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Working with Muslim Converts

Responsibility of Muslims

Muslims have a duty (fard) to share the message of Islam with non-Muslims, and invite them to embrace this beautiful faith. This responsibility, known as da’wah, is rooted in the teachings of the Quran and the example set by Prophet Muhammad (peace be upon him).

The Quran commands Muslims to invite people to the path of Allah with wisdom and good manners. In Surah An-Nahl, Allah says, “Invite to the way of your Lord with wisdom and good instruction, and argue with them in a way that is best” (Quran 16:125). This verse highlights the importance of using kind and respectful communication when sharing the message of Islam.

Prophet Muhammad (peace be upon him) is also a role model for Muslims to follow when it comes to da’wah. He dedicated his life to spreading the message of Islam, and many people accepted Islam through his teachings. He used various approaches to invite people to Islam, including personal interactions, public speeches, and even sending letters to leaders of other nations.

Furthermore, inviting people to Islam is a means of gaining reward from Allah. The Prophet (peace be upon him) said, “Whoever guides someone to goodness will have a reward like the one who did it” (Sahih Muslim). Thus, Muslims living in the UK have an opportunity to earn rewards by sharing the message of Islam with others.

Finally, da’wah is essential for building strong and cohesive communities. By inviting non-Muslims to Islam, Muslims can foster mutual understanding and respect, as well as contribute to the social and cultural fabric of the UK.

Working with Muslim Converts

Converts to Islam in Britain have been around in significant numbers and communities since at least the end of the 19th century. It is well known that converts established the first mosque in Britain and that the Victorian generation have left a lasting legacy; the details of which are still being unearthed in our time. Every generation since then has had its own outliers that have made significant contributions to the landscape of Islam in Britain, although it is beyond the scope of this article to honour them all.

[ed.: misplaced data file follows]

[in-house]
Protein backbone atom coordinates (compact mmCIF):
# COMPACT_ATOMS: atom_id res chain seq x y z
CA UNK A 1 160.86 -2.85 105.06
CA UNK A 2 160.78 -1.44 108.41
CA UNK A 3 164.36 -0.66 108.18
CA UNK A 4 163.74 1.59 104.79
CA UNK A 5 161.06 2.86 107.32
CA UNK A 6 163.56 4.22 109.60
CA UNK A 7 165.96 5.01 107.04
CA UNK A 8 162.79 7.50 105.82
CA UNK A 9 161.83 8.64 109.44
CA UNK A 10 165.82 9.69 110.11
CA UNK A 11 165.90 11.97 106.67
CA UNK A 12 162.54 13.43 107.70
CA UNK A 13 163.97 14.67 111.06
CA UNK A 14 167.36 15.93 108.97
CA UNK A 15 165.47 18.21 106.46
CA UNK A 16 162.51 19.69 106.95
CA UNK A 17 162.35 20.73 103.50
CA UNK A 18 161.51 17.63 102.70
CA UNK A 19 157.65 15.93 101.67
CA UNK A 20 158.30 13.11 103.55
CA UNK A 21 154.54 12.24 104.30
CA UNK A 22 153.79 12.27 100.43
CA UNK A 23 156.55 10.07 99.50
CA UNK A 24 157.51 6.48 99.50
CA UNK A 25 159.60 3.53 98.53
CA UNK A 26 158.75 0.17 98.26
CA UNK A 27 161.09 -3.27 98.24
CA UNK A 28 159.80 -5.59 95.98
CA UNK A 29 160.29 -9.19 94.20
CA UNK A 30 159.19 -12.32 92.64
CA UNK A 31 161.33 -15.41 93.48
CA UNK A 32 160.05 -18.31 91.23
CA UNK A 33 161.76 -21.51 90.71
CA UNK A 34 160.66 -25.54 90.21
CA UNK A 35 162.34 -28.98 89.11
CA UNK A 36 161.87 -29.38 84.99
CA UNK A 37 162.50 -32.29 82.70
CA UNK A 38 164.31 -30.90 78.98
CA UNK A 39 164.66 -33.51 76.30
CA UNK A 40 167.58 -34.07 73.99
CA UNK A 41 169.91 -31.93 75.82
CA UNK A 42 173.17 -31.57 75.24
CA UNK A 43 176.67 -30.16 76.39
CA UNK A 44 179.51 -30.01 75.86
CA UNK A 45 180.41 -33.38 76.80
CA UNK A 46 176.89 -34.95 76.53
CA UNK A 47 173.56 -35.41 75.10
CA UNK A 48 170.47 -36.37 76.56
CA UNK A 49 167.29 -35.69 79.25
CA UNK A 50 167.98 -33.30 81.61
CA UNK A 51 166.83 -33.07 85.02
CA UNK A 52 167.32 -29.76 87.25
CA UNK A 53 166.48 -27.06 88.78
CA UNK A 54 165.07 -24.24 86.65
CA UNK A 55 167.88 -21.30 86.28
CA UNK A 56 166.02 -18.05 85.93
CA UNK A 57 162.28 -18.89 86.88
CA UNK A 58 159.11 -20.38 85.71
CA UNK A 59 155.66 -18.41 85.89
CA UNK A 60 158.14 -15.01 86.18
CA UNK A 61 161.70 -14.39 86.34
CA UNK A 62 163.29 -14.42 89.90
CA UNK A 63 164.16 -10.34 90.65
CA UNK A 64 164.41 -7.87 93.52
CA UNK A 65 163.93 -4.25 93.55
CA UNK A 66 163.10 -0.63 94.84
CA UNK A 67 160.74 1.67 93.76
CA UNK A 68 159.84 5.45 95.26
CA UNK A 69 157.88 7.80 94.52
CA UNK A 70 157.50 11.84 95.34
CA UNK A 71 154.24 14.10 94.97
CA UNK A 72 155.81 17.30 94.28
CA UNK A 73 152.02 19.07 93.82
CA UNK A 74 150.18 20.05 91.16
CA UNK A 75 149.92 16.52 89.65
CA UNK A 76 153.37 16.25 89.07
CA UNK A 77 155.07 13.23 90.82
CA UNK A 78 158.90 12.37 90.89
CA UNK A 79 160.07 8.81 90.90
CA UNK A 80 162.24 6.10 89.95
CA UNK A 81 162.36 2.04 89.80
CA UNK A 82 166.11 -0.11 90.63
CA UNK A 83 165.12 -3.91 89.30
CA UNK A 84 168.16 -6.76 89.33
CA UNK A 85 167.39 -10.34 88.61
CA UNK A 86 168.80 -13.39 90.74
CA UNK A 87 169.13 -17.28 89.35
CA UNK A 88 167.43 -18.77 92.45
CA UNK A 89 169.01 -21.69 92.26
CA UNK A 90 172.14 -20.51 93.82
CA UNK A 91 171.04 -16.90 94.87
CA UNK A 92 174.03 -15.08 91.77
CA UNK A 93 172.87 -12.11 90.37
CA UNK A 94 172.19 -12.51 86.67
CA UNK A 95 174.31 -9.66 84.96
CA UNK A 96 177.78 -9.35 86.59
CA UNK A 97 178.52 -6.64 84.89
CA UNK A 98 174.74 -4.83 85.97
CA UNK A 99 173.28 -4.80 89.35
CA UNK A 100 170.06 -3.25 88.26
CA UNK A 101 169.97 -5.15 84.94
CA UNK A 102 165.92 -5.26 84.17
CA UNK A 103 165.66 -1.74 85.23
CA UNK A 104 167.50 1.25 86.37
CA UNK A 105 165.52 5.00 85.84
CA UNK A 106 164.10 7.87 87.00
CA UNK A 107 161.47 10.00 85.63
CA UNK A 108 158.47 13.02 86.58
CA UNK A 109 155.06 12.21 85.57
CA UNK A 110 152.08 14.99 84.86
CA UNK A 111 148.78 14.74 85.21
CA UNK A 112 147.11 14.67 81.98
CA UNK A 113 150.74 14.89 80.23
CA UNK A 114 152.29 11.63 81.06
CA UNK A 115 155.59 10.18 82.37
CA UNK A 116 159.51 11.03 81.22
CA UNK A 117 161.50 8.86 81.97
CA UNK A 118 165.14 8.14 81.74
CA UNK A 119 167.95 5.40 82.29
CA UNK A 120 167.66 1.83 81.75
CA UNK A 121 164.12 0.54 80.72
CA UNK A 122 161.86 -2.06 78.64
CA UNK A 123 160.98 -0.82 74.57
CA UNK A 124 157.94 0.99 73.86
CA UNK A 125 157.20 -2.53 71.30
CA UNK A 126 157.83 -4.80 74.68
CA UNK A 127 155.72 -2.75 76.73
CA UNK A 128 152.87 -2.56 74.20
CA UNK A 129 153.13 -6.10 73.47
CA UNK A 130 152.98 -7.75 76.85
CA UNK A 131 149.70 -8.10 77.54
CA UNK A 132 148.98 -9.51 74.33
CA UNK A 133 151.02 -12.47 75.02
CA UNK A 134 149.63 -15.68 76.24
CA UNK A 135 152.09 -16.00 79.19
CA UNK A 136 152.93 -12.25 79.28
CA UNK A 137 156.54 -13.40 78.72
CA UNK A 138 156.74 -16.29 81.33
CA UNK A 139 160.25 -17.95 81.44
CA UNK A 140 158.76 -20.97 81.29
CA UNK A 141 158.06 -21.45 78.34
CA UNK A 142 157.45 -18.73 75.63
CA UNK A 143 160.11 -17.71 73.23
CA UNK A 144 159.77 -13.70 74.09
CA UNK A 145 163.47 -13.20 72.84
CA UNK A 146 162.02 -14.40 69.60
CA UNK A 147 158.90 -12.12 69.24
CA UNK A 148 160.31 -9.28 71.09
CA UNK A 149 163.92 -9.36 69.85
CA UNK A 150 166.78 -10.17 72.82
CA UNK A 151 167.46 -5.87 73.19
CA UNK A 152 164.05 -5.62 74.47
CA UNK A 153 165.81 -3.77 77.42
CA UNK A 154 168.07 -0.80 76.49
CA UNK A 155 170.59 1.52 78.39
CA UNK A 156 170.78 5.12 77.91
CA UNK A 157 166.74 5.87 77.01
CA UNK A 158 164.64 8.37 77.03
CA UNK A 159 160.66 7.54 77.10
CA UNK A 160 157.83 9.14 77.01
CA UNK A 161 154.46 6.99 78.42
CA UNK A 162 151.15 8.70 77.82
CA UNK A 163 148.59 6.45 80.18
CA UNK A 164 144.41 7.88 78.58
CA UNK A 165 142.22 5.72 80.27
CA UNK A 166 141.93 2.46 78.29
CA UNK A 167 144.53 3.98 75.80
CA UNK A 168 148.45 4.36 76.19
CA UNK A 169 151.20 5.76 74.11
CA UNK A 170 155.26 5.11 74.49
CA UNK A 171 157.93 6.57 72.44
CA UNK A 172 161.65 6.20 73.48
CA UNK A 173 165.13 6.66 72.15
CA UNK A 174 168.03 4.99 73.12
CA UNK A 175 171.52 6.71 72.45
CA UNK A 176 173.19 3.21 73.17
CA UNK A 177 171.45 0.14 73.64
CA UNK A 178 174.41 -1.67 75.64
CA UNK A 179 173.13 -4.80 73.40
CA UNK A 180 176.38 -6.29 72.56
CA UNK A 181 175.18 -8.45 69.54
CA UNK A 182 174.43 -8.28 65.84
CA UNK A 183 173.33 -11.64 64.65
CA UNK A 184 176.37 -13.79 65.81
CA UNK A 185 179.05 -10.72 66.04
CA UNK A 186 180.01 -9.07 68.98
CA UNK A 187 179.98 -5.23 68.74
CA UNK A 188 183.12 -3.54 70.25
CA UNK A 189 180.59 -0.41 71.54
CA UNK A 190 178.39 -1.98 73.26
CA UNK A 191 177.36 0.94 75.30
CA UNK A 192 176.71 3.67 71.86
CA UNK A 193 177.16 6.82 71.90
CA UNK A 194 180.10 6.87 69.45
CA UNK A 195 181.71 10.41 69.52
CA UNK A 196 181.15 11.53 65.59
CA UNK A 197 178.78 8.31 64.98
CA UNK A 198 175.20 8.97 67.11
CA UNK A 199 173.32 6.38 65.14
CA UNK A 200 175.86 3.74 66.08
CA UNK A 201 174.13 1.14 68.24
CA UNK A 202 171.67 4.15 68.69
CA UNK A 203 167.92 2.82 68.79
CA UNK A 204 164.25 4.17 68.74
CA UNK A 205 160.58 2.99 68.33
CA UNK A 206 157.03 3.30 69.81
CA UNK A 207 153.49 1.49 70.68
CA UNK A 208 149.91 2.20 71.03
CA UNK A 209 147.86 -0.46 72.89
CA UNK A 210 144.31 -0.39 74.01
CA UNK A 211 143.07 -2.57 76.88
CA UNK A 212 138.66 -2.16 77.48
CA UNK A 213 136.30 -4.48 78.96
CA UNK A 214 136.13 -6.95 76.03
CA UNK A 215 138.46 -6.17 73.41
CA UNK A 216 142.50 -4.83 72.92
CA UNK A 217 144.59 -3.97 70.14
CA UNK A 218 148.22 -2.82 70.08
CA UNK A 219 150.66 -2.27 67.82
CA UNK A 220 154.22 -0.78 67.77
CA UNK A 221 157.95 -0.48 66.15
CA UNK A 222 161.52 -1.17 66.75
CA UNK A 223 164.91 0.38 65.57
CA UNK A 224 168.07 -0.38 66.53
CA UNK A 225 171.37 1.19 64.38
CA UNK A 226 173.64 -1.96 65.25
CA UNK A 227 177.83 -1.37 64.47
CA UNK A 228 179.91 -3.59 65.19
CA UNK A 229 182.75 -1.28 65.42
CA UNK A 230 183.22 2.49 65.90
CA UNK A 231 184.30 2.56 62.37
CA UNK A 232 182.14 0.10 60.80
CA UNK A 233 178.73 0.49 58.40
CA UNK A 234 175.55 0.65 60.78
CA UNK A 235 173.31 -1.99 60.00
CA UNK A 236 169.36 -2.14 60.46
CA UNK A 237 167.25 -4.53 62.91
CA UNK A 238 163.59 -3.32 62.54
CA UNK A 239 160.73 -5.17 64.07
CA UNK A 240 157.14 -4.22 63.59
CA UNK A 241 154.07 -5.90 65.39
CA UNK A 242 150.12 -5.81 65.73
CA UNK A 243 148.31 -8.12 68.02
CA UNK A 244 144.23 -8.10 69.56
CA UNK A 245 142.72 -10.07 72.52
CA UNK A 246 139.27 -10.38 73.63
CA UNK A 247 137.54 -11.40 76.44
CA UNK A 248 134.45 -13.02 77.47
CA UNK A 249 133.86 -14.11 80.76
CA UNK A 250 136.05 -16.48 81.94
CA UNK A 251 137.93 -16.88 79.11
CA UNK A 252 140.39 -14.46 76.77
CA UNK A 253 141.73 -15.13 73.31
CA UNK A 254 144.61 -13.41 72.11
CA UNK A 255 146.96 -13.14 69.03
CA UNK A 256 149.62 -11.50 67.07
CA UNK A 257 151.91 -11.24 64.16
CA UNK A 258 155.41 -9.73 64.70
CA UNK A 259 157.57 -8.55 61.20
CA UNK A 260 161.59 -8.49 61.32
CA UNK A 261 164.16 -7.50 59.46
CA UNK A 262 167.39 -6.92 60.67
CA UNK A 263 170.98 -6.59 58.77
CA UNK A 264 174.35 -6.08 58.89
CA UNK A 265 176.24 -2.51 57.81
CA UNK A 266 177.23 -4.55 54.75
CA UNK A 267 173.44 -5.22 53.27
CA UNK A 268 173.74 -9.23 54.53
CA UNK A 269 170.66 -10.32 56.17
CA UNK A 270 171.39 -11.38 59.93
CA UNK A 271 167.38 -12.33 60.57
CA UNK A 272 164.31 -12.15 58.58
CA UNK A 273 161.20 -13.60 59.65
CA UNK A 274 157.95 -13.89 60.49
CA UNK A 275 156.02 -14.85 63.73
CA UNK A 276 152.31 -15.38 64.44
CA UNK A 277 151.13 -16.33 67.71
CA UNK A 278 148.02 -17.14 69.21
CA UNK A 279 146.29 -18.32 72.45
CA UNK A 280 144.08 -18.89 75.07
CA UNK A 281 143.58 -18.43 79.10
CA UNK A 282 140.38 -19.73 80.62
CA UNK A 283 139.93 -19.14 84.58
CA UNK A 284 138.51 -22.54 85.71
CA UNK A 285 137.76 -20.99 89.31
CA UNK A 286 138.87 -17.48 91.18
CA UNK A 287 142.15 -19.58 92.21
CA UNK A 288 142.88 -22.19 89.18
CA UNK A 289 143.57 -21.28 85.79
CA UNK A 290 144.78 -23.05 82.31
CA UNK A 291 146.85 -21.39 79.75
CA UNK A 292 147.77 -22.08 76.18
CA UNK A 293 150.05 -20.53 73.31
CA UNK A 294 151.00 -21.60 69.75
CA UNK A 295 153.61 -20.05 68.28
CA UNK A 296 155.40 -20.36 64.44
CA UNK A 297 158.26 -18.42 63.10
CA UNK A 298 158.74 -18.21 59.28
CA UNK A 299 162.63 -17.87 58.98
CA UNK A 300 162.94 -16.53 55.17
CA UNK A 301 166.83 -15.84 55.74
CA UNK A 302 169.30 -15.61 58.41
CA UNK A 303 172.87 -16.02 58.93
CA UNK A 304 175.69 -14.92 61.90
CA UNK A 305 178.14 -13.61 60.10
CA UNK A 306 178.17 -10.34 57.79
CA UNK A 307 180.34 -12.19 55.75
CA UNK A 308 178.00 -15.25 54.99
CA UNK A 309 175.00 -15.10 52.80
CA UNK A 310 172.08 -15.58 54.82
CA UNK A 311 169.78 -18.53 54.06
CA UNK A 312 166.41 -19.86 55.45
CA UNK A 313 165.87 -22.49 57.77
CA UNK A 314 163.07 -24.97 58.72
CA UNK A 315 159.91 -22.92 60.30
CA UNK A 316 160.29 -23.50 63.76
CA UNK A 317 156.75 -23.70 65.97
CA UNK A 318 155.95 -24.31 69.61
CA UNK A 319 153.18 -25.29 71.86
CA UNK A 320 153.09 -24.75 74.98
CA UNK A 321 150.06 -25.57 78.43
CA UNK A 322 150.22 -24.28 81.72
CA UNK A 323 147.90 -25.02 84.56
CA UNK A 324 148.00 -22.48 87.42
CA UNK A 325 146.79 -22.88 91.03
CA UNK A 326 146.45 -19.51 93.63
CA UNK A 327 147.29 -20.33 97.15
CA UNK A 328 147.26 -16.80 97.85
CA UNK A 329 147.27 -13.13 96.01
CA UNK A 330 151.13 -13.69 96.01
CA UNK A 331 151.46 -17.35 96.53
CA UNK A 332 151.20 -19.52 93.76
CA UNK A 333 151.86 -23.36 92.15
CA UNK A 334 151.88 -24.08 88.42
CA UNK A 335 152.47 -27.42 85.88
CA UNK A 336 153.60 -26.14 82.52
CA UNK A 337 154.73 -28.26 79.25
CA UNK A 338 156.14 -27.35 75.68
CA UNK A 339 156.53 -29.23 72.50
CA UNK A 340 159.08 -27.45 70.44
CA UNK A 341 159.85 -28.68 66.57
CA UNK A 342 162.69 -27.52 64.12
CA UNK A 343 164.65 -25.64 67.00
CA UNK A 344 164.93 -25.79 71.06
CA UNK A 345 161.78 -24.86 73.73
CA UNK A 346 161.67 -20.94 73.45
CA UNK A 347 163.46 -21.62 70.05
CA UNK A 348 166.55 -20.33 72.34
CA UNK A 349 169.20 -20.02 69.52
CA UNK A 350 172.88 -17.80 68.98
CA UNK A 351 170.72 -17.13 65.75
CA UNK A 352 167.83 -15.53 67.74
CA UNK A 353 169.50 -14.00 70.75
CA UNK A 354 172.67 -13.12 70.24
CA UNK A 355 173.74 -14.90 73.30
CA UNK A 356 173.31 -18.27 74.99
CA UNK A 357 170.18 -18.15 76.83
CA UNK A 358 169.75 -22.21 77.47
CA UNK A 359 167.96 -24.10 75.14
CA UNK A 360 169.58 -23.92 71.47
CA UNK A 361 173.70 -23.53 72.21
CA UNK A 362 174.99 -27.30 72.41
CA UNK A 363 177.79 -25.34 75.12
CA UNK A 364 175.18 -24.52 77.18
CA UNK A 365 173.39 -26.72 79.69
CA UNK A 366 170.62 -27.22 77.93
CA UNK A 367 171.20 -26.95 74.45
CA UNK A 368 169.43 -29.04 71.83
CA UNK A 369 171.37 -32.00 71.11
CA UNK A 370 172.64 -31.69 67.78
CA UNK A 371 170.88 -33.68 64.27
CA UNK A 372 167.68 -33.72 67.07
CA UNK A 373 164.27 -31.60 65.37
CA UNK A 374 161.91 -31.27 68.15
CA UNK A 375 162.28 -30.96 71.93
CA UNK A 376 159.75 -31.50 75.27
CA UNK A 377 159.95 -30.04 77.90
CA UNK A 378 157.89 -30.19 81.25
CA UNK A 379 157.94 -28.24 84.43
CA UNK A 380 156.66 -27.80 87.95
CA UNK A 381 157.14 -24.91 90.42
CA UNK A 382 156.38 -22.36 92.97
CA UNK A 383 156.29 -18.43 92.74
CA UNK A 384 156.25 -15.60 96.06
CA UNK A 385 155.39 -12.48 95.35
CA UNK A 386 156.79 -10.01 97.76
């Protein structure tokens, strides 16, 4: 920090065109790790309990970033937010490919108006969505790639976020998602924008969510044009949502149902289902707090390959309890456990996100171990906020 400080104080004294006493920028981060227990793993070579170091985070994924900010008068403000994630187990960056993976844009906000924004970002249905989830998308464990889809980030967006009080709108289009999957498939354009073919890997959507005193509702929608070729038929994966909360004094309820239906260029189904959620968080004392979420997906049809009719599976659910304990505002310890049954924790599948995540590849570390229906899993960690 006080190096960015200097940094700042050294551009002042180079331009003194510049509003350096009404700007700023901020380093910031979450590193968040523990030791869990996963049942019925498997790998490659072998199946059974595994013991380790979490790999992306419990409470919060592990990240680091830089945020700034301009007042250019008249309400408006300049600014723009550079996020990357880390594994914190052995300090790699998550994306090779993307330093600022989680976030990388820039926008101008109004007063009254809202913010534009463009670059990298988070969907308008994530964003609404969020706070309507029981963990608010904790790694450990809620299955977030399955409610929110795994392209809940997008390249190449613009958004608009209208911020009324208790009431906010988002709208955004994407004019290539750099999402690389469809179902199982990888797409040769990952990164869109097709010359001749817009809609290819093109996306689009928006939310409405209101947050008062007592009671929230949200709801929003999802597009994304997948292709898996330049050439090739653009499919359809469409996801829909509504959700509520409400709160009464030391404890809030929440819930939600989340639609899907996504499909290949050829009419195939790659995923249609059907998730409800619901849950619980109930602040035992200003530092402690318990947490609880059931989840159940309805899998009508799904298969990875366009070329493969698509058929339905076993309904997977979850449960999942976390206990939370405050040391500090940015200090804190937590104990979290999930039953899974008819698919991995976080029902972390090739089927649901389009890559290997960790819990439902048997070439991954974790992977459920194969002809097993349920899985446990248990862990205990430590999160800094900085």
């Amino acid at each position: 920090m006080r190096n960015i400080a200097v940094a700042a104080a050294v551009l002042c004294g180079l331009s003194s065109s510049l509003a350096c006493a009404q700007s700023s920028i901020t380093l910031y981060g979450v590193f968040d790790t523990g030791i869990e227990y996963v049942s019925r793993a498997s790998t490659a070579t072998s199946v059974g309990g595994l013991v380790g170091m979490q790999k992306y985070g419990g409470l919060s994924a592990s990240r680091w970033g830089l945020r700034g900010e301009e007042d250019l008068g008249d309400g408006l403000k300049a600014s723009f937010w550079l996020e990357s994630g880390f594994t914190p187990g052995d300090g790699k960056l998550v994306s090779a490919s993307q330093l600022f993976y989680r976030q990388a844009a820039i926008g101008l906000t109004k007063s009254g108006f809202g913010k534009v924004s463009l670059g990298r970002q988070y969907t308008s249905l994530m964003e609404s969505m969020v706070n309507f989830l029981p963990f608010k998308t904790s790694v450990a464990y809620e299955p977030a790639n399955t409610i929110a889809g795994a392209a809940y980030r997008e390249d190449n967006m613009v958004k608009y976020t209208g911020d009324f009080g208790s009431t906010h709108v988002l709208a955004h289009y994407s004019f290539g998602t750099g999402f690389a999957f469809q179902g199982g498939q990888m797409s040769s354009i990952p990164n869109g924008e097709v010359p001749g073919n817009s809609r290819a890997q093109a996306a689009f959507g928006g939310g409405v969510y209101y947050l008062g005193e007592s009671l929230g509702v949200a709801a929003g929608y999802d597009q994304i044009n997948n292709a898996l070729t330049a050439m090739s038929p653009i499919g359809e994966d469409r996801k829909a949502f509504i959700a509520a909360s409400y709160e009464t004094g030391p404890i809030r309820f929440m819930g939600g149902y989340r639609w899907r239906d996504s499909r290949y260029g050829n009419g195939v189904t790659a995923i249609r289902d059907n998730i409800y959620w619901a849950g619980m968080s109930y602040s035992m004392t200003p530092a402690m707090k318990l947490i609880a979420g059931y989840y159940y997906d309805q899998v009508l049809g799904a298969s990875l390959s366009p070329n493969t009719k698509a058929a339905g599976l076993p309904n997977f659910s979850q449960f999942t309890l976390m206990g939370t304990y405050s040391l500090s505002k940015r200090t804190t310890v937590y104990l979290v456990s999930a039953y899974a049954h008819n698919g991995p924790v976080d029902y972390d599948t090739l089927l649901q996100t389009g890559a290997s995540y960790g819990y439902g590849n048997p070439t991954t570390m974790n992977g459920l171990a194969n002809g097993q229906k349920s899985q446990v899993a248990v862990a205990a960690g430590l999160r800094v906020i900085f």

Just as there is still much to learn with respect to the pioneering British Muslim converts of our past, there is also much we still need to learn about the convert population today. Take for example the size of this population. Putting a sound number on this and the rate of conversion to Islam – is difficult due to the absence of up to date data, and the need for anonymity that is sometimes required of converts by necessity. Based upon previous reports a conservative estimate of the current convert population in the UK would be between 150-200K, with at least 5K new converts annually. With two-thirds or more of them being women. There is significant enough demand for services for converts that some 30-40 voluntary associations and charities have been established over the last 30 years to service the needs of this growing population. From the anecdotal testimony of these associations, (largely due to the proselytising and welcoming nature of Islam) the number of people converting to Islam in the UK is increasing and many of us in the Muslim community bear regular witness to this, on a weekly, if not daily, basis.

Our congregations are, naturally, overwhelmed with joy and elation at seeing a new brother or sister embracing Islam and “take” their “shahadah5”, but we must remember; the shahadah is simply a one-off event, and conversion itself is a process and very personal journey, that is measured in years, not moments.

One of the growing challenges for our congregations is how to offer the correct support and guidance to newly converted Muslims, and facilitate their integration into the wider Muslim community. A 2018 report states: “There is a need to consider the spiritual, intellectual, financial, social, and psychological dimensions and needs of Muslim converts during their journey of belonging to Islam. Mosques and Islamic centres need to improve their services and staff training to cater for the demands of their community. They have the potential to play a positive role towards meeting the needs of converts.”

But how do our imams and congregations play this role? What follows are some useful guidelines that can be utilised by the Muslim community when dealing with converts to Islam.

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BBSIG14 Working with Muslim converts